Physics of MRI
Magnetic resonance imaging (MRI) relies on the properties of spin to obtain images. Protons, neutrons and electrons all spin around a central axis. If combined in equal numbers within a nucleus, protons and neutrons will balance out and lead to a zero spin nucleus. Unbalanced nuclei, such as hydrogen, create a small magnetic field. This small magnetic field is known as a magnetic moment. In the normal situation, these tiny magnetic moments oppose each other to generate a neutral magnetic field. These magnetic moments may be influenced by an external magnetic field.
Application of external magnetic field
An MRI device applies a strong magnetic field to an area (usually 1.5 - 3 Tesla (T)). When hydrogen atoms are placed within this field, they precess around the direction of the field. Precession is akin to a spinning top. The precession of nuclei will tend to cancel out, leading to nil net magnetic field.
Importantly, external magnetic fields are not homogenous which makes using them for spatial positioning inaccurate.
Application of electromagnetic radiation
If electromagnetic radiation is applied to the precessing nulcei at a particular frequency (the Larmor frequency), the nuclei will shift to align in a different direction. Instead of the random precession seen with an external field, the nuclei will spin in harmony and are said to be 'in phase'.
T1 and T2 relaxation
When the electromagnetic field is turned off, the nuclei will return to their original precession around the external magnetic field. This involves two processes:
- T1 relaxation refers to the restoration of magnetic moments towards their original direction.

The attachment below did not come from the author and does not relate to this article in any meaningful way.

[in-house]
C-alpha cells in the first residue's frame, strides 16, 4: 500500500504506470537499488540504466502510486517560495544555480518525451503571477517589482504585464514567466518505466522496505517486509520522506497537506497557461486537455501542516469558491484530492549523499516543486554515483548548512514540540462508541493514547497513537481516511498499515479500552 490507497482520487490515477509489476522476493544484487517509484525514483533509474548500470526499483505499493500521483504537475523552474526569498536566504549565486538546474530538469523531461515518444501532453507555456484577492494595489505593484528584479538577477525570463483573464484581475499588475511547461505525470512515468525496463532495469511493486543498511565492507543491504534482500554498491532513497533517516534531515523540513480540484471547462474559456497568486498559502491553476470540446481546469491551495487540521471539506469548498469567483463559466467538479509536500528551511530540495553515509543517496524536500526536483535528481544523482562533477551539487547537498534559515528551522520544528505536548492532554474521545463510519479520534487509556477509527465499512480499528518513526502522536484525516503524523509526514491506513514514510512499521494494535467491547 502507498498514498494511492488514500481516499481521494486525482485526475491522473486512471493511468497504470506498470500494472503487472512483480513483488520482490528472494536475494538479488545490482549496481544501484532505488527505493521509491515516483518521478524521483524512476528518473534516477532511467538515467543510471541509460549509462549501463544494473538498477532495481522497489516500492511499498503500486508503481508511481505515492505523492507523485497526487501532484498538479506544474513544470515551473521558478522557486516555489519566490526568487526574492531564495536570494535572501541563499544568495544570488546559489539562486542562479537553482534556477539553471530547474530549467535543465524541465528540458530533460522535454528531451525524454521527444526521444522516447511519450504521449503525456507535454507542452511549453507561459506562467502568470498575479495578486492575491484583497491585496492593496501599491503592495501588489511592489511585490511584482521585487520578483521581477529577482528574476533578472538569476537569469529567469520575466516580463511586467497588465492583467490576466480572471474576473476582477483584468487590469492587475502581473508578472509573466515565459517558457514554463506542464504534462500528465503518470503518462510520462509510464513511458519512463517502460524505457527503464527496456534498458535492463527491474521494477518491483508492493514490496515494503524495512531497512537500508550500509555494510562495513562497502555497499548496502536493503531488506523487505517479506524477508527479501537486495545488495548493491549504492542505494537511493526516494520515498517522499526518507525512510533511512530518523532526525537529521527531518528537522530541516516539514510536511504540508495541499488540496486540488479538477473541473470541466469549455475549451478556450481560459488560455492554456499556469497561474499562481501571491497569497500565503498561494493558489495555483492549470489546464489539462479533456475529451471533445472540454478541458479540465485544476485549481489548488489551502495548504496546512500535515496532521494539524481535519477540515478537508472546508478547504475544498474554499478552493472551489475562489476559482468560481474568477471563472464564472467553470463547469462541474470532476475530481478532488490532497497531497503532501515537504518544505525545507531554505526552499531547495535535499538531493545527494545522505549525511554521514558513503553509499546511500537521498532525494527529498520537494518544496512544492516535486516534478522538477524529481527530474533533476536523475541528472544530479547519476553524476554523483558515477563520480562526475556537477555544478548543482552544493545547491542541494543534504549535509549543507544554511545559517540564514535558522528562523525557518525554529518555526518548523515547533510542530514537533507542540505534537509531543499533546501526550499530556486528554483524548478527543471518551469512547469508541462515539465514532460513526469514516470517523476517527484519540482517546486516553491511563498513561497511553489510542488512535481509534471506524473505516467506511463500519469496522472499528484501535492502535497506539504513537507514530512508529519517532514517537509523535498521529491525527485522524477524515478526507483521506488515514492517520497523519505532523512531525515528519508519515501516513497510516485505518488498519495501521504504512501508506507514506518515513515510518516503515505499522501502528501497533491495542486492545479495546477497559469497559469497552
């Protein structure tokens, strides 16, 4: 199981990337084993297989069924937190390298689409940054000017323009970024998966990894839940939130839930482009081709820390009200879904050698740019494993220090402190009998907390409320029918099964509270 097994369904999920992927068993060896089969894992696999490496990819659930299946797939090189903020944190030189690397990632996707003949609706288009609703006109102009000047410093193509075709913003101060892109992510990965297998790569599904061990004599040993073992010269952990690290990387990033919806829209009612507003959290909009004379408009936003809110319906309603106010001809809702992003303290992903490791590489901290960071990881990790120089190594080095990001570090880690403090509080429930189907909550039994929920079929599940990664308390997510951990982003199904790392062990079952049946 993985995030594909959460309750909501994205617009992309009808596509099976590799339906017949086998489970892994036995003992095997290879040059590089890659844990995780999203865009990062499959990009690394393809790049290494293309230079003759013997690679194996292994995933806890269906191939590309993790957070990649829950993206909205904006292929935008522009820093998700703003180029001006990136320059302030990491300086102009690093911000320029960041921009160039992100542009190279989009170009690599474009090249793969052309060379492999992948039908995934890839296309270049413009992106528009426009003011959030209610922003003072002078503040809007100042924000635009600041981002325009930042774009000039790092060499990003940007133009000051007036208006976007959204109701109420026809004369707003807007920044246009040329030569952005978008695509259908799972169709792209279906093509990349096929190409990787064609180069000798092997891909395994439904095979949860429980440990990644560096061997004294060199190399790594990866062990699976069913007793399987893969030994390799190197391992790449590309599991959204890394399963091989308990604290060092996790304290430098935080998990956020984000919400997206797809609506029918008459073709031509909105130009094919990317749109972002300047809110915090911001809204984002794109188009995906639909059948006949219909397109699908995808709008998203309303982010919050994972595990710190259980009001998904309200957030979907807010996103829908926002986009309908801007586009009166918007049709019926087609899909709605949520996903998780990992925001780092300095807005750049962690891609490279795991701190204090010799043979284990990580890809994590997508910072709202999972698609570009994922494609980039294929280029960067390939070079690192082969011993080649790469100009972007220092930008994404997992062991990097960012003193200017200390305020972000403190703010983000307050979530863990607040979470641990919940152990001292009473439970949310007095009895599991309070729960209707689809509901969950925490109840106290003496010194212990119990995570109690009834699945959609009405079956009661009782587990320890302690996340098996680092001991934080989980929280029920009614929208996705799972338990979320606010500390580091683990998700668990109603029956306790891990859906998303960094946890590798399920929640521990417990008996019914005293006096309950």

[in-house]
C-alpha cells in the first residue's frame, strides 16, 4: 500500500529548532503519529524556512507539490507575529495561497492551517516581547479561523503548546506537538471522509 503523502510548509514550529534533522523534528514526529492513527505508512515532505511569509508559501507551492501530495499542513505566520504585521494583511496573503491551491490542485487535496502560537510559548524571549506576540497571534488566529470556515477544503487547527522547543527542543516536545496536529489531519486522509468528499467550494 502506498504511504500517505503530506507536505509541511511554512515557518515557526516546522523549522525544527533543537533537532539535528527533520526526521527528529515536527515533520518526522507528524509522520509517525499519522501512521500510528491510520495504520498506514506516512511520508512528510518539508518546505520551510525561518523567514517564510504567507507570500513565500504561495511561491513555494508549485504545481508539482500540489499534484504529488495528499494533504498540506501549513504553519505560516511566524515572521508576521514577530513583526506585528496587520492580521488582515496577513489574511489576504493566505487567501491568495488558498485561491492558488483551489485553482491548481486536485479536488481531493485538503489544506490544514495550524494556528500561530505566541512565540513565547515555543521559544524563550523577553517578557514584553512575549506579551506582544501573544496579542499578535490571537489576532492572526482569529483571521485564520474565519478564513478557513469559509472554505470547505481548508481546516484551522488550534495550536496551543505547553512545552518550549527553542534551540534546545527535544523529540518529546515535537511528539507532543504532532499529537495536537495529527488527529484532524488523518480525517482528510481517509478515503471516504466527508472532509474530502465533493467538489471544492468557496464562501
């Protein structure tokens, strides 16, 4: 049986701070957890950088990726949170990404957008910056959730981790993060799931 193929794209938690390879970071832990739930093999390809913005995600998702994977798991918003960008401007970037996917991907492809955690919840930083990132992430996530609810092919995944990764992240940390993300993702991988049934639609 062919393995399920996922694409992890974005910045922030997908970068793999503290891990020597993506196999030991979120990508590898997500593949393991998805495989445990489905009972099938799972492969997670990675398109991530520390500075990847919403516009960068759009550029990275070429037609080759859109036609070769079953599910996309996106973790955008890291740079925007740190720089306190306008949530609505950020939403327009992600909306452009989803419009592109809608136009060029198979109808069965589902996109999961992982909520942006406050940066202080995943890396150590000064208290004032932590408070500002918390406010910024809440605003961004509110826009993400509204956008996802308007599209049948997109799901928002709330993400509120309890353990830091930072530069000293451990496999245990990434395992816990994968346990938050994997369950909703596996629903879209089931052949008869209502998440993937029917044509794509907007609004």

- T2 relaxation refers to the loss of phase in nuclear precession after the electromagnetic field is removed.
T1 and T2 times in water are similar, but as the nuclei are restrained differently in various tissue differences start to emerge. In general, as nuclei become more constrained T1 times tend to increase and T2 times tend to fall. This allows very good differentiation between different soft tissues (and even between different parts of the same soft tissue such as the brain).
Use of MRI
MRI can be used for treatment planning but suffers from poor spatial accuracy due to magnetic field inhomogeneity. It is commonly fused with CT images which have excellent spatial accuracy.
- Superb contrast between different soft tissues
- Higher resolution than CT
- No ionising radiation
- 3D data acquisition
- May be fused with CT scans
- Machines are more expensive than CT imagers
- Small magnet bore prevents scanning in treatment position (especially breast treatments)
- More artefacts than CT
- Some patients are unable to have CT due to presence of sensitive equipment (eg. pacemakers, cerebral aneurysm clips).
- Other implantable devices (hip replacements, dental fillings etc) are not damaged by the magnetic field but may cause localised artefact.
- Magnetic field inhomogeneity leads to inaccuracy in determining the position of volumes